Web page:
A cute, compact city with impressive green credentials, Ljubljana is perfect for a weekend break. I’ve been twice now and loved it both times, for the beautiful views, riverside cafes and independent shops. Car traffic is restricted, giving it a dreamy feel and leaving the riverbanks free for pedestrians and cyclists to enjoy. It also has a very studenty feel, and is cheap enough to have a budget weekend break. If travelling here by train, the city is surrounded by beautiful countryside.
The first time I went we stayed in Hostel Tresor, which is really central, just a stone’s throw from the Triple bridge. This costs around 24€ per person per night in July. A former bank, it is set around a high, central atrium, with dorms each named after a different currency. Many of the bank’s original fixtures and fittings, such as the lockers, can still be seen. Its really lovely, modern and light, and even had a Bitcoin machine downstairs where you could buy currency – first time I’ve ever seen one of those! This one is likely to book up though, so definitely one to plan, especially in summer. You also get a wristband between your group that opens the hostel room door electronically, which is fine until you go to bed earlier than your friend after a night out, fall fast asleep wearing said wristband and lock them out of the room (oops).
The second hostel we booked as we travelled towards Ljubljana, hence we had less choice (and a lower budget!). This was ‘Students Residence’, which is not currently on Hostel World website, as I believe you can only stay in summer when the halls are empty. This room was a twin and cost around 18€ each. It was nice, pretty basic but there was a kitchen and shower area which were basically ours as it was very quiet! Not one to go for if you’re alone or after more of an atmosphere, but fine for a quick stop. Being a towerblock though, we were on the 9th floor and it did have amazing views.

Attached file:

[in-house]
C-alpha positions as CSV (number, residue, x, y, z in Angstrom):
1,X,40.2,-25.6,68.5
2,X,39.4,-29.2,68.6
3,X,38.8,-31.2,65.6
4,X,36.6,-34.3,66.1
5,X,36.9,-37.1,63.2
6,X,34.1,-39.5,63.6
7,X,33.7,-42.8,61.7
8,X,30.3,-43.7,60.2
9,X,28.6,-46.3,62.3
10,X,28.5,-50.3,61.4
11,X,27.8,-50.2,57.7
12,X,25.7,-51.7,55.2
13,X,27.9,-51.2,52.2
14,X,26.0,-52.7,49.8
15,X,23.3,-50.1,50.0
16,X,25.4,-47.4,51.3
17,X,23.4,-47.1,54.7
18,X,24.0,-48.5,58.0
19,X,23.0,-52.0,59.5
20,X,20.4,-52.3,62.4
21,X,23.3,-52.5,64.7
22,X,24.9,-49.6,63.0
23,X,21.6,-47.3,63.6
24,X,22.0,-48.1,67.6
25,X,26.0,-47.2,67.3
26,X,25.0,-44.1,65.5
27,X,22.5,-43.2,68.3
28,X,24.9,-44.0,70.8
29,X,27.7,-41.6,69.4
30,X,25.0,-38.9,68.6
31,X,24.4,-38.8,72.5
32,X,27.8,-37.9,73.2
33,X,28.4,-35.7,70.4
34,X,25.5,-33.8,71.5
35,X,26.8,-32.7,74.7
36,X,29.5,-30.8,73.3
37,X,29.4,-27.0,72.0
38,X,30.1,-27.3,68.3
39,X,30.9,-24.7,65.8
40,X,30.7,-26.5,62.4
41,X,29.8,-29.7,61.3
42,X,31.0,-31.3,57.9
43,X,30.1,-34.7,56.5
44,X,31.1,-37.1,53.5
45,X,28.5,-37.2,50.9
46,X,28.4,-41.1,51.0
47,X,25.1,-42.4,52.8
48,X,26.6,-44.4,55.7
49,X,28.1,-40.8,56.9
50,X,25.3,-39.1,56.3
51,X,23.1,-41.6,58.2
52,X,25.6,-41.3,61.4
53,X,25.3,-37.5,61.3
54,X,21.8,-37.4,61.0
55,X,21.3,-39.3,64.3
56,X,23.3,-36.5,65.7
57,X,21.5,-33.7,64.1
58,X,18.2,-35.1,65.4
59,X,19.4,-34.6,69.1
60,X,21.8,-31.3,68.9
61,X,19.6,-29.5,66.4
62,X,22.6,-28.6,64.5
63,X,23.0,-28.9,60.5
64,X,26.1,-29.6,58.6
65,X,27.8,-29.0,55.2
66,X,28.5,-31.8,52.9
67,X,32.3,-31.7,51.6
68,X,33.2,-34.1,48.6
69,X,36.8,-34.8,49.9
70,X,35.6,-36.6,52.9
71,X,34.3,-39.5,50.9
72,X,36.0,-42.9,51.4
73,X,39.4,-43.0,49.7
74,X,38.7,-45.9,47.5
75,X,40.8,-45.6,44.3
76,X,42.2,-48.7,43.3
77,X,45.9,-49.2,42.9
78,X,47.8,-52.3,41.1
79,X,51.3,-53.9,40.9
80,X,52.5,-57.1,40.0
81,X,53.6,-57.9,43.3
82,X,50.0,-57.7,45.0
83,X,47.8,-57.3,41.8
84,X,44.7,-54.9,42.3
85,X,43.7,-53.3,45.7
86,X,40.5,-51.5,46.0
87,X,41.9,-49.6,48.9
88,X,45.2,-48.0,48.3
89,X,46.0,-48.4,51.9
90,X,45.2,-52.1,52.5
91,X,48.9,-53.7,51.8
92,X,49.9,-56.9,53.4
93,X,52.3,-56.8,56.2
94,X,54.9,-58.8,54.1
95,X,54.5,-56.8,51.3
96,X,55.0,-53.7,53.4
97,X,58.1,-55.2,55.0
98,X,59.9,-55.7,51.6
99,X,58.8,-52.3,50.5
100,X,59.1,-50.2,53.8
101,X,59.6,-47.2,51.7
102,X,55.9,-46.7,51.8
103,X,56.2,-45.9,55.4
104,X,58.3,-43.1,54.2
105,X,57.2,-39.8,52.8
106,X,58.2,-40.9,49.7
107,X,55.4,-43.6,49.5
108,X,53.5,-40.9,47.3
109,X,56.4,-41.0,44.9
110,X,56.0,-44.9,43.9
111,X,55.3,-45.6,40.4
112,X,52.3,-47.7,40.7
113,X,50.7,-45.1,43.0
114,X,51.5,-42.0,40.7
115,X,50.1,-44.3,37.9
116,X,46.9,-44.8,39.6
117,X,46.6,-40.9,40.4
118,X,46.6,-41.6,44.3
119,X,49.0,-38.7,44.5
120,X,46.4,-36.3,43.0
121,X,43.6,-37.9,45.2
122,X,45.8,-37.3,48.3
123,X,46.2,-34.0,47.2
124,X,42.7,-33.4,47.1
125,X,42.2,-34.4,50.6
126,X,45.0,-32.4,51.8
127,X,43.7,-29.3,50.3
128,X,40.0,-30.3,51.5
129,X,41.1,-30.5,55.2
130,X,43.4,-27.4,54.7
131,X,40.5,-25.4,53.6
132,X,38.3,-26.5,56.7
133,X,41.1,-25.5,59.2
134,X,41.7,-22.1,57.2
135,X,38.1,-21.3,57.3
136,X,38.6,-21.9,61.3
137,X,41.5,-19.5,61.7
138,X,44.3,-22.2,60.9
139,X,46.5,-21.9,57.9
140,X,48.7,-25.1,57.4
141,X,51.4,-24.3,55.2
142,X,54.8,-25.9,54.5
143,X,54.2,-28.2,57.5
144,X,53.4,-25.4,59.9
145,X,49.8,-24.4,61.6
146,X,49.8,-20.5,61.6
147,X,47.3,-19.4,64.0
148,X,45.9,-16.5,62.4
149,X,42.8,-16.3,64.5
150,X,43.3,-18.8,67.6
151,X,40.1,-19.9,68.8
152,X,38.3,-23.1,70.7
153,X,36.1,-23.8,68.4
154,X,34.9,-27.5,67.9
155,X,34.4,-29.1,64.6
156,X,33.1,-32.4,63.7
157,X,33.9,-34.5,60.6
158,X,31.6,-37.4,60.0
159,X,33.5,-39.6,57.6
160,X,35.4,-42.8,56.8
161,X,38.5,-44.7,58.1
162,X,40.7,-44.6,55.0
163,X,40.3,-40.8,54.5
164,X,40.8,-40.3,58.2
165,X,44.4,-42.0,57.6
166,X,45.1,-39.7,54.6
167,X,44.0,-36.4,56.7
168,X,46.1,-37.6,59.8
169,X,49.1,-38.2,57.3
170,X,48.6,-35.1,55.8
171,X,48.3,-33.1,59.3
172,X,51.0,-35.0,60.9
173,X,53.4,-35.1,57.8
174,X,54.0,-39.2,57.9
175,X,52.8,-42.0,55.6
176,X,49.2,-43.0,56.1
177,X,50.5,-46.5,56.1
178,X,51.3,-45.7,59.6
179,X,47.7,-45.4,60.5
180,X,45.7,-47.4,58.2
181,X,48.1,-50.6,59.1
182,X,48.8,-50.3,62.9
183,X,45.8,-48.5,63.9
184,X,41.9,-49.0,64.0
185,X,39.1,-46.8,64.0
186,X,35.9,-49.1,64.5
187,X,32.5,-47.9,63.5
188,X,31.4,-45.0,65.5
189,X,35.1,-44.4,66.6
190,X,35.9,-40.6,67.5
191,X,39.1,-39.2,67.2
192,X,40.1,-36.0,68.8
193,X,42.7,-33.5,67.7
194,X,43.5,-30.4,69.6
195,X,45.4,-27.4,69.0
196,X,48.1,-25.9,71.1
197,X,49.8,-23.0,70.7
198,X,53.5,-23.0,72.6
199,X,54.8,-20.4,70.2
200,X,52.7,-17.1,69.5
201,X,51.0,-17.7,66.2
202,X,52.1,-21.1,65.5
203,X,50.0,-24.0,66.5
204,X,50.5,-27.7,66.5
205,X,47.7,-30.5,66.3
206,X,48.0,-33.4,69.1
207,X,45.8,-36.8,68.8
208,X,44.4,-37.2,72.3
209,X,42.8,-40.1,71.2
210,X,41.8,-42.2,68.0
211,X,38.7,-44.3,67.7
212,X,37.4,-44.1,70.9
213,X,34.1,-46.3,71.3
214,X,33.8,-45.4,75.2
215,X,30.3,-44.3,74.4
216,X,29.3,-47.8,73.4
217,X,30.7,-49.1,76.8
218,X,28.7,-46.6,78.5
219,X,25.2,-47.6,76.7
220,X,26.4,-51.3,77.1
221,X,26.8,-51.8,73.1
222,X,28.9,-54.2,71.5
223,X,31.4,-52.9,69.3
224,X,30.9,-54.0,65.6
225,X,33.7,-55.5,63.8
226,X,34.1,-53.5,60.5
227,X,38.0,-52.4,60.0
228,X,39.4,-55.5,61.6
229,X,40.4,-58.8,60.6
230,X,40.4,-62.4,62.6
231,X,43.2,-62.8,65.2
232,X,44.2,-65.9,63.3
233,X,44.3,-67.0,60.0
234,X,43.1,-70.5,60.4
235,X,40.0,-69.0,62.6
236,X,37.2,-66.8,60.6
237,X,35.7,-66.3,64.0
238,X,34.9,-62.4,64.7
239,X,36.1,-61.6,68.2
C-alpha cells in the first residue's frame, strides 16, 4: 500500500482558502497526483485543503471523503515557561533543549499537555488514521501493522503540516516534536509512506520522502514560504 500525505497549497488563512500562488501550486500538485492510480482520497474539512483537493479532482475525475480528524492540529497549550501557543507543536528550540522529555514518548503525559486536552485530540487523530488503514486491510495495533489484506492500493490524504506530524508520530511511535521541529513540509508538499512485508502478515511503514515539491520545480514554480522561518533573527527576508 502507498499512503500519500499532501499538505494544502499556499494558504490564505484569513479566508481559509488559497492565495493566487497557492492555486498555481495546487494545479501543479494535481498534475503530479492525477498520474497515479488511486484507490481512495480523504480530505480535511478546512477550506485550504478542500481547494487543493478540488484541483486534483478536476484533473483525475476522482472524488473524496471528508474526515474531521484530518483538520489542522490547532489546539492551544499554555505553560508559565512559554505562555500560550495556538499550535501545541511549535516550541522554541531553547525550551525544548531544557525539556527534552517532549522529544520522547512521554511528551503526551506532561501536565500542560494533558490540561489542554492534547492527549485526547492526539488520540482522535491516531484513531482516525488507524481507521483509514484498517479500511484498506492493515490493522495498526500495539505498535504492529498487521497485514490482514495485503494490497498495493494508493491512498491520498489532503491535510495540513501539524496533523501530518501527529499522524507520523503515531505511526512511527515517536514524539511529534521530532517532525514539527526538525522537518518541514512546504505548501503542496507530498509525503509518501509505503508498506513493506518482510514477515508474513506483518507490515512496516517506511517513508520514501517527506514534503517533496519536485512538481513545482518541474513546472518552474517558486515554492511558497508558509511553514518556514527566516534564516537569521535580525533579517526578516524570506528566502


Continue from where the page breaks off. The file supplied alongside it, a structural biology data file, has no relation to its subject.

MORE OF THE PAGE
Firstly, Ljubljana castle always tops the list of things to do. It’s a leisurely 20 minute walk up the stairs (at most – it’s not steep) or a five minute 70m funicular ride.
You can see the castle from pretty much everywhere around the city! Above is part of the old town.
As you’d expect, there’s beautiful views from the top.
It’s free to wander around the grounds, but you can also pay to go inside for the Watchtower and to see art installations, the Slovenian History Exhibition and the Puppet Theatre. If you’re short of time, I personally wouldn’t go inside, but to fill a day it’s an interesting experience.
Whilst walking around, you may see a statue of a dragon, on the aptly named ‘Dragon Bridge’. There’s actually one of them on each corner, and many more smaller ones around the city.
The dragon is part of the city emblem and is said to symbolize courage, grandeur and power. Its origins can be traced back to the legends of Jason and the Argonauts and St George. They crop up everywhere, like these small metal sculptures on the riverbank.